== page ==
There was a significant (p<0.05) increase in hepatic Glutathione-S-transferase activity in rats fed SJ and SM compared to the control (Table 4). Animal and in vitro studies have shown that flavonoids including catechins and apigenin increase the activity of several detoxifying and antioxidant enzymes, such as glutathione reductase, glutathione peroxidase, catalase, quinone reductase and glutathione S-transferase (Valerio et al., 2001). The glutathione S-transferases-crucial Phase II detoxification enzymes play a critical role in protecting the colon mucosa by catalyzing the conjugation of dietary carcinogens with glutathione, which renders them more water soluble and easily excreted. Hepatic GST activity may be used in colorectal cancer chemoprevention trials to monitor the responsiveness of colon tissue to regimens that modify Phase II detoxification enzymes (Mutoh et al., 2000).

To present knowledge, this is the first known study to demonstrate that dietary administration of 10 ppm red sorrel significantly reduced ACF, suggesting that consumption of red sorrel may retard growth and/or development of neoplastic lesions in the colon. This suggests the usefulness of red sorrel as a chemopreventive agent for individuals at high risk for colon cancer development.

In conclusion, this study showed that phenolic phytochemicals such as flavonoids and phenolic acids are present in both fresh and dried sorrel calyces. These may function as effective natural antioxidants therefore an increased consumption of red sorrel may be beneficial. Red sorrel (fresh and/or dry) could possibly be utilized in commercial food processing to prevent lipid oxidation, which results in development of off-flavors and odors. Substituting or reducing the amount of synthetic antioxidants such as Butylated Hydroxyanisole (BHA) and Butylated Hydroxytoluene (BHT) with red sorrel in food products may be beneficial.

The results of this study showed a significant decrease (p<0.05) in the total crypts in the sorrel juice and sorrel meal groups compared to the control group. The results justify the use of dietary phytochemicals as cancer preventive agents in population with high-risk for colon cancer in the US Based on the results, red sorrel appears to hold promise as a potential cancer preventive agent in high-risk populations and should be further evaluated. End point tumor model studies may provide additional data suggestive of chemopreventive potential of red sorrel products.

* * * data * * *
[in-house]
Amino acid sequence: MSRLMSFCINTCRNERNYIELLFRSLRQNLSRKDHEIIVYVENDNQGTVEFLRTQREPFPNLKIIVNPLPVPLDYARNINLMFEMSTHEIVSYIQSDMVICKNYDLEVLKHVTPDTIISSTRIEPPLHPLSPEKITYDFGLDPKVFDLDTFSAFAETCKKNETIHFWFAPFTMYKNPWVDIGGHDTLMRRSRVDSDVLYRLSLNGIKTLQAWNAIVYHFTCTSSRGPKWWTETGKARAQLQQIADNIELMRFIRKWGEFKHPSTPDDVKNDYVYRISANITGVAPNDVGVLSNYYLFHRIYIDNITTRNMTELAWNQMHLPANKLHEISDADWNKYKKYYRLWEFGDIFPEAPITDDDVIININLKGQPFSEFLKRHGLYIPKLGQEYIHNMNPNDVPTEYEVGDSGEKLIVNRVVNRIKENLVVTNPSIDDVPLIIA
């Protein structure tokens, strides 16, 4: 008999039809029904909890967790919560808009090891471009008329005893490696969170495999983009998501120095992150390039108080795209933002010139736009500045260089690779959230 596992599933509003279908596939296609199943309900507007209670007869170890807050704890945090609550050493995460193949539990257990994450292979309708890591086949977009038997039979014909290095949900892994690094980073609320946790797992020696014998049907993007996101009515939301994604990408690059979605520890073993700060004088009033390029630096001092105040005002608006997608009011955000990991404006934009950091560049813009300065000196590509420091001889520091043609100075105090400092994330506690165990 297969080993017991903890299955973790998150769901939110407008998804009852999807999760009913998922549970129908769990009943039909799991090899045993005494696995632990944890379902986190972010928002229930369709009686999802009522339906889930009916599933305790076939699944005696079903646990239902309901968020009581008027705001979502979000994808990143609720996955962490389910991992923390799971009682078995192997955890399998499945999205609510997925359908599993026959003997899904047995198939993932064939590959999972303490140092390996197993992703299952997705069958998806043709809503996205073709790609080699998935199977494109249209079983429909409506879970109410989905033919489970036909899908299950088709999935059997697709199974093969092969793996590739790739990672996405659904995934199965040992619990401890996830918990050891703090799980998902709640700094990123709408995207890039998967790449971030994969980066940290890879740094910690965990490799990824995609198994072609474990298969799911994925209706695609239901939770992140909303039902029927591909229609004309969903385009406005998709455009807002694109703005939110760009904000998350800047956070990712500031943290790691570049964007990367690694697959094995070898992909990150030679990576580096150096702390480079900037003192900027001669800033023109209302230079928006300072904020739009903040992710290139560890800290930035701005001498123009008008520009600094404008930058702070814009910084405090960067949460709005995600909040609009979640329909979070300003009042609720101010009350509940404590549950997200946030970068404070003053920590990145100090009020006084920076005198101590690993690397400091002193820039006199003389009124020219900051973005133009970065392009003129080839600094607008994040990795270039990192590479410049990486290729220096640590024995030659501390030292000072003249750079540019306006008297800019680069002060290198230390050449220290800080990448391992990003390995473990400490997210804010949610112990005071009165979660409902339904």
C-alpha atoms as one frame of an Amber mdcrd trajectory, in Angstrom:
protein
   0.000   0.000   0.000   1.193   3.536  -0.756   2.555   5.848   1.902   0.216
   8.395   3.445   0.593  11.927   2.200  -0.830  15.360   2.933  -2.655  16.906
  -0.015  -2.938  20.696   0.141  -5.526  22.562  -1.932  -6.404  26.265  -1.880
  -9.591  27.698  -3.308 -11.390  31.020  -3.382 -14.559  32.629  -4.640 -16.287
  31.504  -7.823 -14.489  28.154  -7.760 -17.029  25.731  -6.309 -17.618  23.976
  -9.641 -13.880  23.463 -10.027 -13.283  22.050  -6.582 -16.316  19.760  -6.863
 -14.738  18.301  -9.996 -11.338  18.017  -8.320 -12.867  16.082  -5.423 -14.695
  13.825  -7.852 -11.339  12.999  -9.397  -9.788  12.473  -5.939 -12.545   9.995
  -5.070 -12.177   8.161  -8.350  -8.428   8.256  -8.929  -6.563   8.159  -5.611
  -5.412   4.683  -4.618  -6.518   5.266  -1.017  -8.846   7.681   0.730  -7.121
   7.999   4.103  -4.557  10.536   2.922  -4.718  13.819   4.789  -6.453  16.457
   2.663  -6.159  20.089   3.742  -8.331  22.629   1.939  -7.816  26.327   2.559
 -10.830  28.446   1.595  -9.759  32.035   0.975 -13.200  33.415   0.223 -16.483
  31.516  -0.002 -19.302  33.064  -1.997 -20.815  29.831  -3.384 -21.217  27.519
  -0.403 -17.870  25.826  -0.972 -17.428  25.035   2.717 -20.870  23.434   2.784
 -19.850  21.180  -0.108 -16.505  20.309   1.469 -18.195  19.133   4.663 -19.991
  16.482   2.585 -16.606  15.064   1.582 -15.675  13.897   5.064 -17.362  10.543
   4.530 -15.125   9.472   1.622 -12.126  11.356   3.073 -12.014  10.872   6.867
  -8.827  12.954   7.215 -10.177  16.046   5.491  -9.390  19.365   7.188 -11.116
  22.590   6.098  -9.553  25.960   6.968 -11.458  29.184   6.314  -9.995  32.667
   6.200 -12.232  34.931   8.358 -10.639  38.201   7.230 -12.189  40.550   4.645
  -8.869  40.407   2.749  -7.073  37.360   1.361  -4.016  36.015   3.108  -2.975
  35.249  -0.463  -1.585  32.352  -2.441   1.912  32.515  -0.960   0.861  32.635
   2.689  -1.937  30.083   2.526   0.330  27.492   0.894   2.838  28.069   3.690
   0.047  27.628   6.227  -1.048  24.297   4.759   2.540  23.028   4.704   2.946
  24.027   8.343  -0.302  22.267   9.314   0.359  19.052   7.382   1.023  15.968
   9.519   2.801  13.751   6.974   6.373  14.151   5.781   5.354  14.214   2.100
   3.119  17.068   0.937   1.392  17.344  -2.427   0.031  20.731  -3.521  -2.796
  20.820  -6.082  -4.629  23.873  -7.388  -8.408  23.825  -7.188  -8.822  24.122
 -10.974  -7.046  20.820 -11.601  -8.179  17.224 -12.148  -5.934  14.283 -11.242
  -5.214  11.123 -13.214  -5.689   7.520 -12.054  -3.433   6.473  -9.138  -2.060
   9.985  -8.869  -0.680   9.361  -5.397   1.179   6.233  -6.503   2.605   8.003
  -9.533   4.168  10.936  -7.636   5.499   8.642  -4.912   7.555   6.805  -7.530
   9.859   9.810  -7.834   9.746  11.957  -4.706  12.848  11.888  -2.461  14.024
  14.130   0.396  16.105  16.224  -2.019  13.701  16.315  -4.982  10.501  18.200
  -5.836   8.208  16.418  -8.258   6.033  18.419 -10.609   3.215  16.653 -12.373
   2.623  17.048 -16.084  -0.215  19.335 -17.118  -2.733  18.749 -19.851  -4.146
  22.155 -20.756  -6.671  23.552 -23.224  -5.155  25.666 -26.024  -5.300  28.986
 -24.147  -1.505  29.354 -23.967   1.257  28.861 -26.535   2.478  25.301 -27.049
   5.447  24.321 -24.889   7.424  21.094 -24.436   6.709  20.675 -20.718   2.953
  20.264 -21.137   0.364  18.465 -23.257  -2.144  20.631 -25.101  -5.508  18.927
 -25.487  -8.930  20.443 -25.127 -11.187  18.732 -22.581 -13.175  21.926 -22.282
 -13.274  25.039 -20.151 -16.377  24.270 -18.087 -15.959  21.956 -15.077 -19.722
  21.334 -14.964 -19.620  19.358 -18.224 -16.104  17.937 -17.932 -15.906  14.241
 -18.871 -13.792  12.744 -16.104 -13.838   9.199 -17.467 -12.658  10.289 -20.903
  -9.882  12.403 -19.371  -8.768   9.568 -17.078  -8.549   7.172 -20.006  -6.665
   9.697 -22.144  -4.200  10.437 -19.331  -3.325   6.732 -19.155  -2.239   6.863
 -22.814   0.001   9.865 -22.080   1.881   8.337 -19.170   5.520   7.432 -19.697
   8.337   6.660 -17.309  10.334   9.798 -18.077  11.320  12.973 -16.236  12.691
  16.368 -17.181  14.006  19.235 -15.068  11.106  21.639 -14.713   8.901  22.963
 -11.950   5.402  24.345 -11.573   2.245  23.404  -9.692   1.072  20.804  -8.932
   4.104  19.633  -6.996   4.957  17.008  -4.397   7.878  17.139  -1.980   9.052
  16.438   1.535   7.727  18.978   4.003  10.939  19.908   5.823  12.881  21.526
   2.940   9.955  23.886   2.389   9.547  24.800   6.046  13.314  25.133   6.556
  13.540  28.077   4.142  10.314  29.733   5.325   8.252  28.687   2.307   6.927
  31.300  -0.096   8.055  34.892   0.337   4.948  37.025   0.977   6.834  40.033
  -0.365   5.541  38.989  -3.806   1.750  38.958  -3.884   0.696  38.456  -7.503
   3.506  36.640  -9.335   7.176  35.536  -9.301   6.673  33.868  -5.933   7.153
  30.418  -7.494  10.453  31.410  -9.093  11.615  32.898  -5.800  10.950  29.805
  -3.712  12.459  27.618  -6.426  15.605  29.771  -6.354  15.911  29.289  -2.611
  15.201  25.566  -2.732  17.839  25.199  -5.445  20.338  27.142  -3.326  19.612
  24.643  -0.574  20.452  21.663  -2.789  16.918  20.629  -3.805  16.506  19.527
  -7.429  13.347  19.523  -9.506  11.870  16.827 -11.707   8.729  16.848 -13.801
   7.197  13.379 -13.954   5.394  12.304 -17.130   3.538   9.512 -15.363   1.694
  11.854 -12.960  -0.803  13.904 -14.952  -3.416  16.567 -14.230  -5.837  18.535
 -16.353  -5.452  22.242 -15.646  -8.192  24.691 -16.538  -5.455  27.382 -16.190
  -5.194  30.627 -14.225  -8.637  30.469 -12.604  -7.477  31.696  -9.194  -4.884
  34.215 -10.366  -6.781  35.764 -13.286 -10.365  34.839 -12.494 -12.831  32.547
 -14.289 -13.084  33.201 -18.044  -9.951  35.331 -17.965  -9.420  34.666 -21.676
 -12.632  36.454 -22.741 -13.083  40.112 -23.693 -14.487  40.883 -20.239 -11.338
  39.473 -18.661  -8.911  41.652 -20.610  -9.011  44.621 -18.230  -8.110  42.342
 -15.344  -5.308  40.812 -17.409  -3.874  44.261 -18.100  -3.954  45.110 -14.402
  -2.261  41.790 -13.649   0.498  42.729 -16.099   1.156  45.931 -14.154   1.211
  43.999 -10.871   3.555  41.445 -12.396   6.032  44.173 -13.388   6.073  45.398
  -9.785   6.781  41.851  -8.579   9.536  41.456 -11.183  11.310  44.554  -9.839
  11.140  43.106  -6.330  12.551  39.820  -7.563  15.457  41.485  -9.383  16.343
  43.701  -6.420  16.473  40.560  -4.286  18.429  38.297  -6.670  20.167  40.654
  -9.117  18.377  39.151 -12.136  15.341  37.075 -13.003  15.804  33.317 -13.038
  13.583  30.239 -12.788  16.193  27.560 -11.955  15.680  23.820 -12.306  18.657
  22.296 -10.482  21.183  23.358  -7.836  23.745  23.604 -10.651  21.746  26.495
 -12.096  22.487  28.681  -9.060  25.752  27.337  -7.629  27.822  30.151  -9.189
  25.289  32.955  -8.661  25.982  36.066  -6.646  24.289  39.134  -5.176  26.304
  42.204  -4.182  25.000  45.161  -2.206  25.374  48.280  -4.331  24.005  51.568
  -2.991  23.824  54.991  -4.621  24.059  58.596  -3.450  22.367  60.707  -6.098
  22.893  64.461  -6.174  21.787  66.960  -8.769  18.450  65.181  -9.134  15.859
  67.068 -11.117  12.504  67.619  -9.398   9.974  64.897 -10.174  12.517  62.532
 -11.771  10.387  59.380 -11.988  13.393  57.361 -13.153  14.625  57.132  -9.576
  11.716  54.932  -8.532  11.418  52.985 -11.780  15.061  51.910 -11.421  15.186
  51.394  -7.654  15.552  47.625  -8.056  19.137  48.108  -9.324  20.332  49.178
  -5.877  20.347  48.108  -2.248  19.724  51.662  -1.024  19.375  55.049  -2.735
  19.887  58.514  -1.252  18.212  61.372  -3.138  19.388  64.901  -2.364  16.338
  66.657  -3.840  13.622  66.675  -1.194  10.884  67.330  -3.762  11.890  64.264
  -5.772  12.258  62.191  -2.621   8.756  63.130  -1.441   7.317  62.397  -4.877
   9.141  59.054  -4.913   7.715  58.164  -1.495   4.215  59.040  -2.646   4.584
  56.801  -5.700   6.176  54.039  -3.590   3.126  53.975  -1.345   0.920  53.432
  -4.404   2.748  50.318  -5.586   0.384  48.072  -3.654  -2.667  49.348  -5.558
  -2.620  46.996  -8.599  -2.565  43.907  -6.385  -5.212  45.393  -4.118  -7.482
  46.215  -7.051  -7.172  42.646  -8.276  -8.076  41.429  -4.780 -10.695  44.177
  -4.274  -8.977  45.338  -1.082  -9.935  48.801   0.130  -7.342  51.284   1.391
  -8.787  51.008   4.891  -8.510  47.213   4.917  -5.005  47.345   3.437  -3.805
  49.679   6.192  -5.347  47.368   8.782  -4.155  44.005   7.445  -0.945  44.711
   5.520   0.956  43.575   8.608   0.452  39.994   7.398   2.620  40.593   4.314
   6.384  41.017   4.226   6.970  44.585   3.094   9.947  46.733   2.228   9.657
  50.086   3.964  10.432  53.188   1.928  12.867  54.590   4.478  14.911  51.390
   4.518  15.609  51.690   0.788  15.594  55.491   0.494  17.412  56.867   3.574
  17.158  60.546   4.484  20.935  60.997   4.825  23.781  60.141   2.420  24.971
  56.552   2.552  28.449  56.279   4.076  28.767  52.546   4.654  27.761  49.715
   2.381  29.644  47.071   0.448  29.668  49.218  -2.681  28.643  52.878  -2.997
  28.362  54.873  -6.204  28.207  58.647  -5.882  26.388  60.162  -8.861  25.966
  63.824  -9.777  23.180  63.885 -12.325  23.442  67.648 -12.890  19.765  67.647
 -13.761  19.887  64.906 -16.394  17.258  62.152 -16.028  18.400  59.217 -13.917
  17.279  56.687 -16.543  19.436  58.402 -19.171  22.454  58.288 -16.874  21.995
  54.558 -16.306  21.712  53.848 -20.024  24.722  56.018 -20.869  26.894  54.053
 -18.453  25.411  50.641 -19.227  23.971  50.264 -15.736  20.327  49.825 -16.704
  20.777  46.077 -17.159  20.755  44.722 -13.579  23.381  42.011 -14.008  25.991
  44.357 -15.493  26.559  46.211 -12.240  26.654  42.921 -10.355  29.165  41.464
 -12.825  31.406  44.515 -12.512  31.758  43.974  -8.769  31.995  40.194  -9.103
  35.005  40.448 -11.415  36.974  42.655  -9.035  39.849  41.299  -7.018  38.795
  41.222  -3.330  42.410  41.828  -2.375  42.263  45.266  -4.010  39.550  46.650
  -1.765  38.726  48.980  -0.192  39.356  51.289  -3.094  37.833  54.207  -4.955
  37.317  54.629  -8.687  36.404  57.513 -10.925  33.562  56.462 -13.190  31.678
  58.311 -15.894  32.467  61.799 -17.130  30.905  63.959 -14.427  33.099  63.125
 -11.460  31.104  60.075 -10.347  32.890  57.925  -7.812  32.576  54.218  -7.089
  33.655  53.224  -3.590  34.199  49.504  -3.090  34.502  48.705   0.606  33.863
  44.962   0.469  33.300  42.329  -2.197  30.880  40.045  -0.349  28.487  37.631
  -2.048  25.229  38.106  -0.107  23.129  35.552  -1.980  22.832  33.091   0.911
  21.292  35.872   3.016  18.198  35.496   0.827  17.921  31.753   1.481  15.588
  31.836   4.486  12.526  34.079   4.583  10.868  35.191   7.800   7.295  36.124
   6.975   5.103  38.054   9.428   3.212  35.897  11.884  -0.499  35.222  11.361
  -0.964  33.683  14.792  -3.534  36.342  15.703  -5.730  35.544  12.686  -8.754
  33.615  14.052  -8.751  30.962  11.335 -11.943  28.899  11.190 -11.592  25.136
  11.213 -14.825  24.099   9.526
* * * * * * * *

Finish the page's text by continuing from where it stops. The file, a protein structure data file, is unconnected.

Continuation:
This research was supported by funding from the Agricultural Experimental Research Station, Alabama Agricultural and Mechanical University, Normal, AL 35762, USA.


  1. Beecher, G.R., 2003. Overview of dietary flavonoids: Nomenclature, occurrence and intake. J. Nutr., 133: 3248S-3254S.
    Direct Link  |  

  2. Bird, R.P., 1987. Observation and quantification of aberrant crypts in the murine colon treated with a colon carcinogen: Preliminary findings. Cancer Lett., 37: 147-151.
    PubMed  |  Direct Link  |  

  3. Bird, R.P., 1995. Role of aberrant crypt foci in understanding the pathogenesis of colon cancer. Cancer Lett., 93: 55-71.
    CrossRef  |  PubMed  |  Direct Link  |  

  4. Boateng, J., M. Verghese, L. Shackelford, L.T. Walker and J. Khatiwada et al., 2007. Selected fruits reduce azoxymethane (AOM)-induced aberrant crypt foci (ACF) in fisher 344 male rats. Food Chem. Toxicol., 45: 725-732.
    CrossRef  |  PubMed  |  Direct Link  |  

  5. Cao, G. and R.L. Prior, 1999. Measurement of oxygen radical absorbance capacity in biological samples. Methods Enzymol., 299: 50-62.
    CrossRef  |  Direct Link  |  

  6. Chewonarin, T., T. Kinouchi, K. Kataoka, H. Arimochi, T. Kuwahara, U. Vinitketkumuen and Y. Ohnishi, 1999. Effects of roselle (Hibiscus sabdariffa Linn.), a Thai medicinal plant, on the mutagenicity of various known mutagens in Salmonella typhimurium and on formation of aberrant crypt foci induced by the colon carcinogens azoxymethane and 2-amino-1-methyl-6-phenylimidazo [4, 5-B] pyridine in F344 rats. Food Chem. Toxicol., 37: 591-601.
    PubMed  |  

  7. Chun, O.K., D.O. Kim and C.Y. Lee, 2003. Contribution of individual polyphenolics to total antioxidant capacity of plums. J. Agric. Food Chem., 51: 7240-7245.
    Direct Link  |  

  8. De Freitas, V.A.P. and Y. Glories, 1999. Concentration and compositional changes of procyanadins in grape seeds and skin of white Vitis vinifera varieties. J. Agric. Food Chem., 79: 1601-1606.
    Direct Link  |  

  9. Donovan, J.L., A.S. Meyer and A.L. Waterhouse, 1998. Phenolic composition and antioxidant activity of prunes and prune juice (Prunus domestica). J. Agric. Food Chem., 46: 1247-1252.
    Direct Link  |  

  10. Frankel, E., 1995. Nutritional benefits of flavonoids. International Conference on Food Factors: Chemistry and Cancer Prevention, Hamatsu, Japan.